Sahara Power Group has called for collaboration among the energy players as a strategy toward the economic growth and development of South Sudan. The leading international energy and infrastructure conglomerate will be addressing the need for the joint partnership of the stakeholders within and without Africa at the South Sudan Oil & Power conference which will kick off today at Juba.
Speaking ahead of the energy event, Sahara Group's Director for Governance & Sustainability, Pearl Uzokwe is optimistic the platform will bring together the stakeholders both in the public and private sector as they discuss the way forward in South Sudan's energy sector.
The nation has a wealth of oil reserves that could be harnessed to elevate the status of the world's newest nation.
The South Sudan Oil & Power 2018 expects to see delegates from East Africa who will take part in the panel discussion as they shed insight on the oil and gas industry. Uzokwe and Valery Guillebon-CEO Sahara Energy International Ltd PTE
will jointly lead an interactive workshop billed "Collaborative Private Sector Participation in South Sudan's Power Sector."
South Sudan's peace improvements have appealed to various investors who feel secure to venture into the East African market.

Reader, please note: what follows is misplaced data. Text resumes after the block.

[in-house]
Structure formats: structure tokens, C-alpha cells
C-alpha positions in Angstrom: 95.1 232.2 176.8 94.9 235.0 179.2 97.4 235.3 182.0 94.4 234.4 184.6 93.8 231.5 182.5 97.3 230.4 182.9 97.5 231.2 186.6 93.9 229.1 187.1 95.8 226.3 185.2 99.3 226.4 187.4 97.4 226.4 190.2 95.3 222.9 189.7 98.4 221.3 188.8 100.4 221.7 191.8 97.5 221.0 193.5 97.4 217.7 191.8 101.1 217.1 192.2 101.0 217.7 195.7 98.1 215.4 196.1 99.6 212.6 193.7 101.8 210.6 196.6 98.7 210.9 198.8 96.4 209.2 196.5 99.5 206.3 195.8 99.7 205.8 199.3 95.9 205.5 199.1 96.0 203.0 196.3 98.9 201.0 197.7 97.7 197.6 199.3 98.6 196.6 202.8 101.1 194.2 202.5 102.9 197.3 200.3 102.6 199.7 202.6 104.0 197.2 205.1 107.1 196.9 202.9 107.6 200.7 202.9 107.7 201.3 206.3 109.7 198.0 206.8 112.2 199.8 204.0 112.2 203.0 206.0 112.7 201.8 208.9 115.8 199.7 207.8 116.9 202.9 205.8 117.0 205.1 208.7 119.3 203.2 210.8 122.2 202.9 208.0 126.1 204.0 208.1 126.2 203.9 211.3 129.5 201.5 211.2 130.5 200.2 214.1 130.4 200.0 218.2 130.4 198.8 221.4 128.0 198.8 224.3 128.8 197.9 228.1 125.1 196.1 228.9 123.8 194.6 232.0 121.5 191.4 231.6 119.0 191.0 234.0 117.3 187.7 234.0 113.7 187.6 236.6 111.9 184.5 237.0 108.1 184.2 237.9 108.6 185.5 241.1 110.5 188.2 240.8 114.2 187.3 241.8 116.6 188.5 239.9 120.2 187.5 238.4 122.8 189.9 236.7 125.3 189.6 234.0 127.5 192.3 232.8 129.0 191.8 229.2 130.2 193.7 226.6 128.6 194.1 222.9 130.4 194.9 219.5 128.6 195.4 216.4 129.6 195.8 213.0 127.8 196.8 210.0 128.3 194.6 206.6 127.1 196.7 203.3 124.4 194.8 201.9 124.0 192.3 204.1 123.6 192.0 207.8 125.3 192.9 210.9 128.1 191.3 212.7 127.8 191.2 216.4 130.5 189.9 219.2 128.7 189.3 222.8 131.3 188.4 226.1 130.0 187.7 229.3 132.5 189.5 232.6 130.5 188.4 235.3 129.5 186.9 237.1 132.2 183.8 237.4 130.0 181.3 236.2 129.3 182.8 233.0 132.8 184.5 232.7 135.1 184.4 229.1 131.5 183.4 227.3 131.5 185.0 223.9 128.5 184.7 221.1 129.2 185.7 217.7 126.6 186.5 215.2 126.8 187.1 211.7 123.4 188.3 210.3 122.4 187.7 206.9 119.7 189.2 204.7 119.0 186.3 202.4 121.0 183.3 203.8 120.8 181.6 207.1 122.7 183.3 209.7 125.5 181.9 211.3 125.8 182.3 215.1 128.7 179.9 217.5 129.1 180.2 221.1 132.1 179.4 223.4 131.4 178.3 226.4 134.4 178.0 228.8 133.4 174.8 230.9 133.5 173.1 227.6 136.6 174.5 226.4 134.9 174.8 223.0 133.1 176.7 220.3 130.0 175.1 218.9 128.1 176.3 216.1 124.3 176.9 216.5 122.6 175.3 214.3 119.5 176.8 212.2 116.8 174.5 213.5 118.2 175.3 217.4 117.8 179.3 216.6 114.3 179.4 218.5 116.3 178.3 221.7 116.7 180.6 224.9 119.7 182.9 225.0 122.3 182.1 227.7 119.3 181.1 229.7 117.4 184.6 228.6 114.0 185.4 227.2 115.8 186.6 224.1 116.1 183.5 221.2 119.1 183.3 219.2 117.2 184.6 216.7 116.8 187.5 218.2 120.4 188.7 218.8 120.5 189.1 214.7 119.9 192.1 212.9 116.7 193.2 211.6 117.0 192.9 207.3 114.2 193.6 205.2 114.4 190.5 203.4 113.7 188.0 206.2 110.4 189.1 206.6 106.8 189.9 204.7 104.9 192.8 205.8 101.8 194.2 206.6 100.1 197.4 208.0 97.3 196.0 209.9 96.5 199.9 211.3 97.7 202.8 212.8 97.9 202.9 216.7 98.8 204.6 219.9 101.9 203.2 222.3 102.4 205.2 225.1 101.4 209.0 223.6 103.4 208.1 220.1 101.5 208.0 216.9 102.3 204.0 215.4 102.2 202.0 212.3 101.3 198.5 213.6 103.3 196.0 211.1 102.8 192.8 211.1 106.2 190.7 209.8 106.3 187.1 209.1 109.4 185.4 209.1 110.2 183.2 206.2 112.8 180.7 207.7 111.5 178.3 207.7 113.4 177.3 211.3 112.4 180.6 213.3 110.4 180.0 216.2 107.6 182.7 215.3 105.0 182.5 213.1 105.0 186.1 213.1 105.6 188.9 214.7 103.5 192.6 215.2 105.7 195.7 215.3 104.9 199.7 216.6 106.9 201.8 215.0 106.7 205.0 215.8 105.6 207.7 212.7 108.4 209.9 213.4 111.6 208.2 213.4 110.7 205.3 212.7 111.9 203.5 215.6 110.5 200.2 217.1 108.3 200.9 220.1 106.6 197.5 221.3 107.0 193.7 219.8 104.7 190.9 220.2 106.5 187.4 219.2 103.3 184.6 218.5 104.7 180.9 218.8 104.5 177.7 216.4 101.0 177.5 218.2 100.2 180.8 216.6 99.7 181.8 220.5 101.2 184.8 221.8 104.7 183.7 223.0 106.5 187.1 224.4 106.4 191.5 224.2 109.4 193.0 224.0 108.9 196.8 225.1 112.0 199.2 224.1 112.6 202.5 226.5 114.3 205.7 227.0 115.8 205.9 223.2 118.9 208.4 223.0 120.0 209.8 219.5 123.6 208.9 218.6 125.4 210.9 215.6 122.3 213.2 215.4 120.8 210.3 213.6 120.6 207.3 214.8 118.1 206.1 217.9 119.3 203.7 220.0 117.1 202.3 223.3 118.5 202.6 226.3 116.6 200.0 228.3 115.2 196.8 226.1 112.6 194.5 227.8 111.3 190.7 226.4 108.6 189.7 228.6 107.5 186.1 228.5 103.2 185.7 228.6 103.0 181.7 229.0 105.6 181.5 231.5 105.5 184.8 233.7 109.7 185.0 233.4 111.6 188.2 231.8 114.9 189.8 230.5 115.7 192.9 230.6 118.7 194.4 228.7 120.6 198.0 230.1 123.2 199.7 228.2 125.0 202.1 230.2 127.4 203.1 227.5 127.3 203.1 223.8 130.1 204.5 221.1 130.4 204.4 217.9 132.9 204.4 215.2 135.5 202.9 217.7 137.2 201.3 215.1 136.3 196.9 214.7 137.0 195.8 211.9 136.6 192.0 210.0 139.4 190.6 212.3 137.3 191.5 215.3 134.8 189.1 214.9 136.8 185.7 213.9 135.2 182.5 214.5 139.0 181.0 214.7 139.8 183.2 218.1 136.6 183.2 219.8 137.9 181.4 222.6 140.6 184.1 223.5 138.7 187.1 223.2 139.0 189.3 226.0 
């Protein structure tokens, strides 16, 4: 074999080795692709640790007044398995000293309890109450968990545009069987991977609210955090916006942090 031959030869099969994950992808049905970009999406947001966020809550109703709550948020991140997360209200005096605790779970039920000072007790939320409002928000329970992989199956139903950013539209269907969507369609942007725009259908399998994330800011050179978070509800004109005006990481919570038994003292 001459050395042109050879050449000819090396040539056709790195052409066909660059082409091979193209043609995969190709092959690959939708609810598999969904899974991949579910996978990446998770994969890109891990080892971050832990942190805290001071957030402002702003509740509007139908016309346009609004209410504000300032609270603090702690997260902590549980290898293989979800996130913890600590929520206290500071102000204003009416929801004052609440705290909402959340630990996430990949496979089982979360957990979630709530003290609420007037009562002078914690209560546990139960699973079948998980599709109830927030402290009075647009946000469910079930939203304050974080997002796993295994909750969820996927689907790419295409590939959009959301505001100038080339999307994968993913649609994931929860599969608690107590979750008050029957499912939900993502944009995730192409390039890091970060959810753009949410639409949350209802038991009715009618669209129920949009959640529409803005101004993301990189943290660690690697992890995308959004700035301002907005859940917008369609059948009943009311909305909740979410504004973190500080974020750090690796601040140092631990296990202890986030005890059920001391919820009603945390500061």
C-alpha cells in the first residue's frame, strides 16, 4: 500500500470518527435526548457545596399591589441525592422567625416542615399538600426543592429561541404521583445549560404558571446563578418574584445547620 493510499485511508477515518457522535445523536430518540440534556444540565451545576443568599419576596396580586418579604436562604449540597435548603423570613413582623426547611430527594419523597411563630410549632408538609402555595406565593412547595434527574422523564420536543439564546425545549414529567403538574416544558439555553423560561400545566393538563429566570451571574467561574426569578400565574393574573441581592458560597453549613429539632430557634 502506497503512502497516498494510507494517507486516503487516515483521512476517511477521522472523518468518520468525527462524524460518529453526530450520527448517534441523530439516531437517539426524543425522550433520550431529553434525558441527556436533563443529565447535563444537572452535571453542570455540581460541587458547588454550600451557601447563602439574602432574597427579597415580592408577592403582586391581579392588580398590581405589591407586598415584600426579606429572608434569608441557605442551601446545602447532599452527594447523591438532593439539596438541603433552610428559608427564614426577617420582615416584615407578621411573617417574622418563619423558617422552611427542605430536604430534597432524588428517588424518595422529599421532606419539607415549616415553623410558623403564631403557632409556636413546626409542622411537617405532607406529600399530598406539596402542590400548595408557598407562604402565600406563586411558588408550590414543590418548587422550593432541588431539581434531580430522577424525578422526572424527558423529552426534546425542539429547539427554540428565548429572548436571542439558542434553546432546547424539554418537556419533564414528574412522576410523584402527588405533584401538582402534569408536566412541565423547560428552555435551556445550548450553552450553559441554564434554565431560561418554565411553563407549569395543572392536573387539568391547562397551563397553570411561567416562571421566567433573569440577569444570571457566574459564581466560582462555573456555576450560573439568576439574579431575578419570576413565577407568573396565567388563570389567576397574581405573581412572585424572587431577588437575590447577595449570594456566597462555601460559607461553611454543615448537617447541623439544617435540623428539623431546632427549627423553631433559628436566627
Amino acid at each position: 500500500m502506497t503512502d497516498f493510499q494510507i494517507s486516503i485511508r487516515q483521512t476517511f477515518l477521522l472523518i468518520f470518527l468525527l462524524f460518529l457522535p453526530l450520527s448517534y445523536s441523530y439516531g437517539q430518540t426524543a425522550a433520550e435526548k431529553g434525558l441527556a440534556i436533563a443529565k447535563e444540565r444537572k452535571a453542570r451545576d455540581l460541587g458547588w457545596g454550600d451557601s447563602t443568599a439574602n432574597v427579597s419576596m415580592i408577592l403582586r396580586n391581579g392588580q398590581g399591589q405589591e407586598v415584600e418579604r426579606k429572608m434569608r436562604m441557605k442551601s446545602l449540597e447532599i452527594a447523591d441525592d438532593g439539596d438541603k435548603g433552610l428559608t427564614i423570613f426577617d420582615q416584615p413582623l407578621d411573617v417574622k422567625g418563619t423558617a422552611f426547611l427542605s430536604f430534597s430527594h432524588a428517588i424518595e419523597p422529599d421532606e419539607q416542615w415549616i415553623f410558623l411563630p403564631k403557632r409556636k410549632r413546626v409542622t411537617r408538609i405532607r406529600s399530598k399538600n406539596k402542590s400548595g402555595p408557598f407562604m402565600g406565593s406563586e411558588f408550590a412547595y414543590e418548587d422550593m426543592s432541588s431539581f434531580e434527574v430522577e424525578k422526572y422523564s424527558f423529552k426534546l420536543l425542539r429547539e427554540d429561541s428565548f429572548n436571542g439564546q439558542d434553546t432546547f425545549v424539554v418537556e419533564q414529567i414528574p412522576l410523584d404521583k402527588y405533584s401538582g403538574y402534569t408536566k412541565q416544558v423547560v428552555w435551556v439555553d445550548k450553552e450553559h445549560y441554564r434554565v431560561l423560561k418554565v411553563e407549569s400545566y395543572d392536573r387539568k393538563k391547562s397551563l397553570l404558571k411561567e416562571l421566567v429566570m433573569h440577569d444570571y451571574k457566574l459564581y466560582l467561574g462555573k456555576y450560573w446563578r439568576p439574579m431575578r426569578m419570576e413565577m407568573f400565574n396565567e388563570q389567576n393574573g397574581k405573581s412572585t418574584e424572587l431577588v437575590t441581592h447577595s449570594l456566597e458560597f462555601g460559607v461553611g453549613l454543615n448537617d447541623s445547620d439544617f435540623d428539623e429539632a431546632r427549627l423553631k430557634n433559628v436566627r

South Sudan's President Salva Kiir penned a peace deal with main rebel leader Riek Machar in September ending a five-year civil war that crippled the economic progress of the country. Thousands of Sudanese were displaced, ending up as refugees while many killed during the trying times.
The nation solely depends on the oil deposits as an economic mainstay. However, the war brought to a stop oil exploration leading to a retrogression in the economic outlook. With the peace deal now on the table, the nation forecast a better economy with a luring business environment for investors in various sectors.
The oil revival is set to boost the lives of Sudanese through the creation of employment opportunities. The country has resumed the pumping of 20,000 barrels per day (bpd) of crude oil from the Toma South oilfield, as the government aims to rake from foreign exchange of the oil resource. By mid-2019, the country should resume full oil production.
Major partnerships in the sector would offer the government support and impetus in catalyzing the oil production and alleviating the barriers in the sector.